A few weeks ago, while taking a lunch break from writing on our back patio, I discovered that our poor persimmon tree had suffered massive limb trauma. I’m not sure what caused the damage, but as you can see in the picture to the left, it was severe. More than half the crown of the tree is lying on the ground to the left of the trunk. Some quick online research suggested that a tree with this much crown loss would be considered a lost cause by most tree surgeons. That’s a real shame, since this tree was a prodigious fruit producer last season, and it’s probably only about 5 years old. (I’m guessing on this front, since we started renting this place a little over a year ago.)
Now I’m not a huge fan of persimmons. I actually had never seen one before we moved to San Jose, and wasn’t prepared to handle the bushels of fruit we harvested from this one tree last year. In fact, we nipped 2/3 of the buds from the tree this spring to decrease the fruit production to more manageable levels.
That being said, I’m a big fan of trees, and hate to see one cut down in it’s prime. I decided to try to save the tree, and avoid both the hassle to me and the cost to the homeowner of bringing in a tree removal service. Online recommendations were mixed, but some folks reported success using glue to repair split trunk storm damage. Since our persimmon tree had suffered a major split but still had plenty of healthy bark that might close around the injury, it seemed worthwhile to give it a shot.
My first step was to prune the heck out of the fallen limb. The limb had split because it couldn’t support it’s own weight. Much of that weight was from fruit, all of which I removed. Some of it was from overextended limb and dense shoot growth. I cut as much of it off as I could, while trying to maintain enough green leaves to support that side of the tree through the rest of the summer. If the tree lives until the fall, I’ll prune the left side back even further for the winter dormant season. But for now, the tree needs as many leaves as possible to feed itself. Notice the dog house emerging from beneath the now pruned branch in the picture to the left.
My next step was to coat the inside of the split liberally with an indoor/outdoor wood glue that would help hold restore the joint’s structural integrity. Note that I didn’t go look for a wood sealant compound. These tar-like sealants used to be the industry standard for protecting tree wounds from critters, but they’ve evidently fallen out of vogue. I used the wood glue I had in my workshop, with the goal of repairing the joint, not sealing it up.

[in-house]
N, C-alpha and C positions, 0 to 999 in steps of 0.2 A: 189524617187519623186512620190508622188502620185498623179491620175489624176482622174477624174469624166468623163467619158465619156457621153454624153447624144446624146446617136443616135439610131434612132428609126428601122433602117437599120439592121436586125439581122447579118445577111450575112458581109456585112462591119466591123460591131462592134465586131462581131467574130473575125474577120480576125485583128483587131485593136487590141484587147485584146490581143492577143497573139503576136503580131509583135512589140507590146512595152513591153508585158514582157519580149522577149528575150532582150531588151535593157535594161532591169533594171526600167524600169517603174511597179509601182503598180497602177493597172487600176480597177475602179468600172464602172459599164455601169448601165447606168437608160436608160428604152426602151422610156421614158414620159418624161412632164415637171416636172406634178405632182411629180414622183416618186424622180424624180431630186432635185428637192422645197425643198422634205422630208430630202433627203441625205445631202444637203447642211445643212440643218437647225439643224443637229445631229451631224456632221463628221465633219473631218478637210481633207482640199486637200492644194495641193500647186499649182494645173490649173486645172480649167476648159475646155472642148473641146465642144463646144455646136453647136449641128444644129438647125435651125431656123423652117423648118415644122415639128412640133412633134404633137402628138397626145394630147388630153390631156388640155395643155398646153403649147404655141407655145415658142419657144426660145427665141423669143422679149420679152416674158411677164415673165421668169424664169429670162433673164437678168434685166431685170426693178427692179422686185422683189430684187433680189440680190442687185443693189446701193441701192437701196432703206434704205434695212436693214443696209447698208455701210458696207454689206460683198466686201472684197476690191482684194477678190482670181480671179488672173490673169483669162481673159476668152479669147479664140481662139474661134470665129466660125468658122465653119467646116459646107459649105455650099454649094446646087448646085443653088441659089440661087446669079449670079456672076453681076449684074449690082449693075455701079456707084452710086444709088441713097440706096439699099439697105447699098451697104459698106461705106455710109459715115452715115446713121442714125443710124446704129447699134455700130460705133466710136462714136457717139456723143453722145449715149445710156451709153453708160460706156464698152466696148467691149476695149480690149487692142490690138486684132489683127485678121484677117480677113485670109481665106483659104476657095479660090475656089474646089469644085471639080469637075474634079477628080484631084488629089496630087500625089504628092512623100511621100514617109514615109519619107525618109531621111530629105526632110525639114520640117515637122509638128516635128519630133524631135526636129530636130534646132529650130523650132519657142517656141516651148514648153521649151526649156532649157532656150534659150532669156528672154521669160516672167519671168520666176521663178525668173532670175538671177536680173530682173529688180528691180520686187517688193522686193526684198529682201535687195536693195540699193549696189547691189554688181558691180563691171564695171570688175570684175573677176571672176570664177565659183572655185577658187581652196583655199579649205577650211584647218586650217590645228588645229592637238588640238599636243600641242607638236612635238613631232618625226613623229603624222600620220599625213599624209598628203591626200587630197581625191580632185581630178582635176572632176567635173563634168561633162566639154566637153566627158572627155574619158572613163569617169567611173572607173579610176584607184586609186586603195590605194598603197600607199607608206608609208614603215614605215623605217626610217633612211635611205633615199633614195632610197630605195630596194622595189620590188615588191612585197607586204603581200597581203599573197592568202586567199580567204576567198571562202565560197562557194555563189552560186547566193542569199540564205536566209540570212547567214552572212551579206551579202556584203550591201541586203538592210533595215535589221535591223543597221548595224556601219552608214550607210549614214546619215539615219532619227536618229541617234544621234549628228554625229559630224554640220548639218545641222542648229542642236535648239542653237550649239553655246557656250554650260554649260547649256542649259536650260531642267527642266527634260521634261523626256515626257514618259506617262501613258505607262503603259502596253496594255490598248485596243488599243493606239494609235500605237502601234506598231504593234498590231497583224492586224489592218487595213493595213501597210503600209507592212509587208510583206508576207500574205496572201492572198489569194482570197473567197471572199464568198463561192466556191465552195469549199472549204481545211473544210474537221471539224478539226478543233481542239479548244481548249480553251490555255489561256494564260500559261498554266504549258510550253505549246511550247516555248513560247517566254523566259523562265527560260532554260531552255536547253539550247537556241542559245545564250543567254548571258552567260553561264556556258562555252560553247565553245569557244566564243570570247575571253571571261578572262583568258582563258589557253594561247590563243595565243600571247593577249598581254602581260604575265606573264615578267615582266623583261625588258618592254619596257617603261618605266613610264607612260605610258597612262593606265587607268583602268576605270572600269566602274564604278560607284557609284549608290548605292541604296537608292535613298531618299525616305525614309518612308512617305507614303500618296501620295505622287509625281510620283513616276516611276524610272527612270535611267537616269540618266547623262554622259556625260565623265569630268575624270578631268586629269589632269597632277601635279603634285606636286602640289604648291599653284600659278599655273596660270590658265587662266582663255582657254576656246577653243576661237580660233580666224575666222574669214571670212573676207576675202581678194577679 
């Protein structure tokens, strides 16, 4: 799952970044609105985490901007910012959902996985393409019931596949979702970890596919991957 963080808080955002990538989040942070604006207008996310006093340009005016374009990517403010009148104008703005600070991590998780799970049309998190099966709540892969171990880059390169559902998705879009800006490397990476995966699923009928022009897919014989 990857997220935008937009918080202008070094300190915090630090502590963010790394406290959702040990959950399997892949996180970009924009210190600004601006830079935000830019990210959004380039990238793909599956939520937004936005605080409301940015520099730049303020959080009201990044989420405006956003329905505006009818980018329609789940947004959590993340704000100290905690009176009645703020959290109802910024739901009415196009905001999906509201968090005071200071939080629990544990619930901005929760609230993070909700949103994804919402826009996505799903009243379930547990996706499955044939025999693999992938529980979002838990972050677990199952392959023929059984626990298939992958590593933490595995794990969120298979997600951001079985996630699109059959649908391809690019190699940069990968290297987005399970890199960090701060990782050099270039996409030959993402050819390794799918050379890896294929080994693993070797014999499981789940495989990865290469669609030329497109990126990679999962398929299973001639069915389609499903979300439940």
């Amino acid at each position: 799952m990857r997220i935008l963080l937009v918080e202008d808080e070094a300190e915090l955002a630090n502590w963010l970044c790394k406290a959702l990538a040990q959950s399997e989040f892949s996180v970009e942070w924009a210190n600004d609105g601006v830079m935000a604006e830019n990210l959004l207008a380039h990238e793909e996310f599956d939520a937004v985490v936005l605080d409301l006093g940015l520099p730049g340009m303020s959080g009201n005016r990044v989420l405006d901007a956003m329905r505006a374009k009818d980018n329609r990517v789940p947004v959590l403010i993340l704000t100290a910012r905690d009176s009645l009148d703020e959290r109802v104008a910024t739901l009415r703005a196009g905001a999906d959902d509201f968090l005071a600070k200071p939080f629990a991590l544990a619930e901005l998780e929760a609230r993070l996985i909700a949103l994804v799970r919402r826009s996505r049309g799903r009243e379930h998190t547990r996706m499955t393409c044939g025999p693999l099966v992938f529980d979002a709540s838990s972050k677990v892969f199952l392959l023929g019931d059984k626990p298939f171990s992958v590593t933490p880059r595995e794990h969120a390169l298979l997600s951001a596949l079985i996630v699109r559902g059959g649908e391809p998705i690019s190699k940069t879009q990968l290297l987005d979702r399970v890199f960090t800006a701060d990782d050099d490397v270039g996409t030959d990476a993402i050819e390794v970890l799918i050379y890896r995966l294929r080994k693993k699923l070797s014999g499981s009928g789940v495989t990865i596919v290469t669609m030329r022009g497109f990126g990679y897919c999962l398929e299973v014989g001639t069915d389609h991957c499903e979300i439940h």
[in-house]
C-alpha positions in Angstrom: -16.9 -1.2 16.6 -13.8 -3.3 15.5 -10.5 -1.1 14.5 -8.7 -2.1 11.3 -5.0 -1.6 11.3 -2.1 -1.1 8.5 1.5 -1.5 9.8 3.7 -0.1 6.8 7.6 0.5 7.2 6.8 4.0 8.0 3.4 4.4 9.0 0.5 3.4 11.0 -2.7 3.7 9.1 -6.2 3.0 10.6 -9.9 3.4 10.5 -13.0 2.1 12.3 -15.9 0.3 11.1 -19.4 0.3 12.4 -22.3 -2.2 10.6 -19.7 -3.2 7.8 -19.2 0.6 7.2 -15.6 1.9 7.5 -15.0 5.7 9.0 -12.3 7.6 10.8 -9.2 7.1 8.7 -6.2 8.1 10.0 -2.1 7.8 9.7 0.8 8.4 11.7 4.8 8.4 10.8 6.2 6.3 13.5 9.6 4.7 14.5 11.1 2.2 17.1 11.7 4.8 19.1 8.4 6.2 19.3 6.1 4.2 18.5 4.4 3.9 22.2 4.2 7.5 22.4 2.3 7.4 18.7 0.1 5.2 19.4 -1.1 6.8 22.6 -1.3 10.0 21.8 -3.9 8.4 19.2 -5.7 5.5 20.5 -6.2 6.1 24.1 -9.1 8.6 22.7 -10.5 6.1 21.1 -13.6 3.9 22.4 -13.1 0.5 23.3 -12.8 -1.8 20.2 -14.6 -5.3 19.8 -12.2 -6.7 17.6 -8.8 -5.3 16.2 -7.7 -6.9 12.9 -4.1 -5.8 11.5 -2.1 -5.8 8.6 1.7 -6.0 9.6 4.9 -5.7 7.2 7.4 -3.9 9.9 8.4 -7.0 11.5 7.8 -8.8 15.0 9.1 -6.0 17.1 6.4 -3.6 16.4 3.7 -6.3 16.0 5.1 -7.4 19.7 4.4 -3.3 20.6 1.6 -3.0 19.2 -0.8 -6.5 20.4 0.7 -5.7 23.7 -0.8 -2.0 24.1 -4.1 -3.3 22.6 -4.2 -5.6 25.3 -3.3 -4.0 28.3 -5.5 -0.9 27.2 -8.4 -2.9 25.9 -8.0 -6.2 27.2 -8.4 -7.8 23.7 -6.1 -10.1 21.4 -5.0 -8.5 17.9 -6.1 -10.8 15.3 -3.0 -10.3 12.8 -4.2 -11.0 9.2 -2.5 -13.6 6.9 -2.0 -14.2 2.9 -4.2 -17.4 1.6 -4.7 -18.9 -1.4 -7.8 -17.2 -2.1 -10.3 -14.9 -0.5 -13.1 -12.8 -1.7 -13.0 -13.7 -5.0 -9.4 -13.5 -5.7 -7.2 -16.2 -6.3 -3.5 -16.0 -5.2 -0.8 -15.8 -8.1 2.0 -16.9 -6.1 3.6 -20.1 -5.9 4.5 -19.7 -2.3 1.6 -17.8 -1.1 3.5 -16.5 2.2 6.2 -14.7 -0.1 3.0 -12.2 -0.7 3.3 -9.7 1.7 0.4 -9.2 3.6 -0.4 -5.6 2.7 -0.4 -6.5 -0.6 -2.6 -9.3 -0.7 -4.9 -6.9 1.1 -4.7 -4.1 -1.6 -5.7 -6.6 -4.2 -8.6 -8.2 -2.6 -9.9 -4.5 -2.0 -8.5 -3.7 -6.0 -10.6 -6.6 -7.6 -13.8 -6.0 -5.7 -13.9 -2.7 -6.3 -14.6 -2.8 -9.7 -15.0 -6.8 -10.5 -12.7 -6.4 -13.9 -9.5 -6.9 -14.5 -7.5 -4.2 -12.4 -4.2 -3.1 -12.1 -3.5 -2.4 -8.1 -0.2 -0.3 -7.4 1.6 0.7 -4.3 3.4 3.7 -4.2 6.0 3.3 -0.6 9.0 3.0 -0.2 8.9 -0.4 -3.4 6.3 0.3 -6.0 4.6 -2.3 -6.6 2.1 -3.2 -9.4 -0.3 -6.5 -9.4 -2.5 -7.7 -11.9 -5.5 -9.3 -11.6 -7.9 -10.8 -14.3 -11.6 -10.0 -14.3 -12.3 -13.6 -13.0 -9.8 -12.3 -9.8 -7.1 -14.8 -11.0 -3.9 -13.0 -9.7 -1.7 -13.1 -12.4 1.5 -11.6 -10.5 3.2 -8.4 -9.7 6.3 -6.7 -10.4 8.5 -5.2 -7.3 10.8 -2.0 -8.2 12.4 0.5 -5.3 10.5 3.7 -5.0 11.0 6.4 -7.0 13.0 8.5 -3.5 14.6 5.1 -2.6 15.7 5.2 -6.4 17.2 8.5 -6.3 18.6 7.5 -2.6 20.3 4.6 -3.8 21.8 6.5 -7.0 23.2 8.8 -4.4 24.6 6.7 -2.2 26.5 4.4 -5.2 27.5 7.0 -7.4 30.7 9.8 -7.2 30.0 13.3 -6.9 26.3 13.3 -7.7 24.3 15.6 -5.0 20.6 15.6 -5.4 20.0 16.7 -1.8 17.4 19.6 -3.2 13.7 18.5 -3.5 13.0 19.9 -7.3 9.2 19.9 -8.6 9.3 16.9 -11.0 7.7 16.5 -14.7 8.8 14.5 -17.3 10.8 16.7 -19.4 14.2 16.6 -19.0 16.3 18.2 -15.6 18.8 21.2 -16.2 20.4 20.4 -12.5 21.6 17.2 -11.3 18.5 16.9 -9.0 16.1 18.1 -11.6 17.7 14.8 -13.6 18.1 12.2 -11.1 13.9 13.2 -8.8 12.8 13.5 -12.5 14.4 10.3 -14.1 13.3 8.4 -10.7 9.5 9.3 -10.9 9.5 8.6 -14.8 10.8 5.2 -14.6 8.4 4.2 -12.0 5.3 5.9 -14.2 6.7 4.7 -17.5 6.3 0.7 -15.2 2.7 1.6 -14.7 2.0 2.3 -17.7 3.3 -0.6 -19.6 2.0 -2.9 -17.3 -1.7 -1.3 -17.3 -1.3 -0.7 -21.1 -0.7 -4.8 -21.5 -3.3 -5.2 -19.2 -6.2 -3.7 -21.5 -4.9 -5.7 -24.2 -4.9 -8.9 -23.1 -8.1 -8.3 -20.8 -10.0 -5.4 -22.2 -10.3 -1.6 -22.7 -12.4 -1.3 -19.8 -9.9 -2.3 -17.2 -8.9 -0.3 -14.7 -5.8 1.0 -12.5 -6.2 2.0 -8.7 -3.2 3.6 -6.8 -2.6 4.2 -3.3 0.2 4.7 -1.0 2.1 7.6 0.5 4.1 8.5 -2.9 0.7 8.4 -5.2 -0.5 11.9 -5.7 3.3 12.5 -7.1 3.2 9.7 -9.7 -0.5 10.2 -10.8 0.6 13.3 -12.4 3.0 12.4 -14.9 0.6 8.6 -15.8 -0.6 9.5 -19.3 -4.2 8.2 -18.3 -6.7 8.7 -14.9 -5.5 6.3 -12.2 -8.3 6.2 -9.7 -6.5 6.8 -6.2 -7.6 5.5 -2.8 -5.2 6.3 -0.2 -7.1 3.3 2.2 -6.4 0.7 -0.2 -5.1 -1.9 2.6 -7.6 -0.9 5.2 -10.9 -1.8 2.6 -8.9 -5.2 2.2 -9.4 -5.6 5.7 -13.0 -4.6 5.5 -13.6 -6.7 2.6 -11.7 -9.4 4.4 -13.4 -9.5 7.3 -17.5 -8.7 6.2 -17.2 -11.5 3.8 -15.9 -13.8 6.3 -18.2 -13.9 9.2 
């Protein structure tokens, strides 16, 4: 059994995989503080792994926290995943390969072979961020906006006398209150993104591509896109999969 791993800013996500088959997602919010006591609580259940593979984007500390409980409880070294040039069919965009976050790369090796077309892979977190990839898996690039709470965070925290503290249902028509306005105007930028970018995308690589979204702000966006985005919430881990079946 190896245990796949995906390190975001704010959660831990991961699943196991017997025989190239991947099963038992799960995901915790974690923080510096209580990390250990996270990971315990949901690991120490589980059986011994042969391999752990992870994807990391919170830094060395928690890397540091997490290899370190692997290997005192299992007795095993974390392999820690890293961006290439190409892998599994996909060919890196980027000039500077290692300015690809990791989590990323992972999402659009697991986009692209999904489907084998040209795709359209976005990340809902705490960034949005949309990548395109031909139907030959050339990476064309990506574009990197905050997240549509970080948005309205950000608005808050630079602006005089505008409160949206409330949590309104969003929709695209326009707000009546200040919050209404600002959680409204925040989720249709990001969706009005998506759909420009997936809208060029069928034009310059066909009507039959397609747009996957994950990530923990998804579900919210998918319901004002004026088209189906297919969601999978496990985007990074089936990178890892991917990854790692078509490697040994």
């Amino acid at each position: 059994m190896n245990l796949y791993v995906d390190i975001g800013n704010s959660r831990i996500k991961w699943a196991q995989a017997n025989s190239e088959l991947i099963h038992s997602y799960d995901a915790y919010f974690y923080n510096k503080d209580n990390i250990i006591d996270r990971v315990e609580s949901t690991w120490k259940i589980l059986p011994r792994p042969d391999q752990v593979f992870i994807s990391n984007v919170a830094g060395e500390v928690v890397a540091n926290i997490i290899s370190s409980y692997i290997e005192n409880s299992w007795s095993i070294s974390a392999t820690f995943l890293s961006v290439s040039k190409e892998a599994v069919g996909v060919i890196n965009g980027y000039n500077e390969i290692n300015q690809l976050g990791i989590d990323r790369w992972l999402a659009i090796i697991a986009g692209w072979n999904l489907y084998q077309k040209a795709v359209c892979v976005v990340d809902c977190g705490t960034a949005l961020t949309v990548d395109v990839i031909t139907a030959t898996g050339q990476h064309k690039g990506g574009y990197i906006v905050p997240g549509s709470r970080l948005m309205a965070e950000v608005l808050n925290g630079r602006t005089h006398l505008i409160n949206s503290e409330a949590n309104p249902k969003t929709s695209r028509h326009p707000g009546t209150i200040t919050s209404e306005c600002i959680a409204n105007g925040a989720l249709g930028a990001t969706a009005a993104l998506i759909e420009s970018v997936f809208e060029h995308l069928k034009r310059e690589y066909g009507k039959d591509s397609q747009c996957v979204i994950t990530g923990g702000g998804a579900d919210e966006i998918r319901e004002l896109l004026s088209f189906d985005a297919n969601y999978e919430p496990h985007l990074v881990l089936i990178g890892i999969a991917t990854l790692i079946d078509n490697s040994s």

Anyone who has worked with wood glue before knows that it needs support and pressure while it cures. Once cured properly, wood glue joints are often stronger than the wood surrounding them. If you subject a repaired joint to the same stresses that damaged it in the first place, you shouldn’t be surprised to see a second crack tear through the wood parallel but offset from the original failure. I knew I had to support this joint during the glue curing stage and beyond if the tree is ever going to recover. The braces to the left are meant to be temporary. I’ll remove them next spring if all goes well. The tension wires to the right, however, are not temporary. They’ll be with the tree for the rest of its life, however long that turns out to be.
Call it my tendency to over-engineer, but I wasn’t satisfied with a belt and suspenders approach. I wasn’t too thrilled about the small diameter branches I used for the permanent cable supports. I wanted another permanent support that would clamp the split together and prevent formation of a secondary crack in the years ahead. Call it a belt, suspenders, and garters approach, for lack of a better term. So I drilled two pilot holes through the center of the limb, added some carriage bolts, nuts, neoprene cushions and washers, and voila.
The finished result? Three weeks later the damaged tree limb is back in place, and the glue is as cured as it’s likely to get. The bark closed up around the injury when I tightened the support bolts and hasn’t shown signs of cracking or falling off. There hasn’t been any severe leaf drop that would indicate the limb is dying, but it’s too soon to know whether I saved the tree. That may take a year or more. In the mean time, the tree looks a lot better than it did before I performed the emergency surgery. The whole operation cost me $35, most of which was for the bypass cutters I used to prune the branches from the fallen limbs. If I ignore the cost of the tools I’ll be able to re-use, the total cost was less than $10. It would have cost an order of magnitude more to have a tree removal service come in, and then I’d have a nothing but a hole in the ground where our cute little tree once stood. I think it looks better this way, bandages and all, don’t you?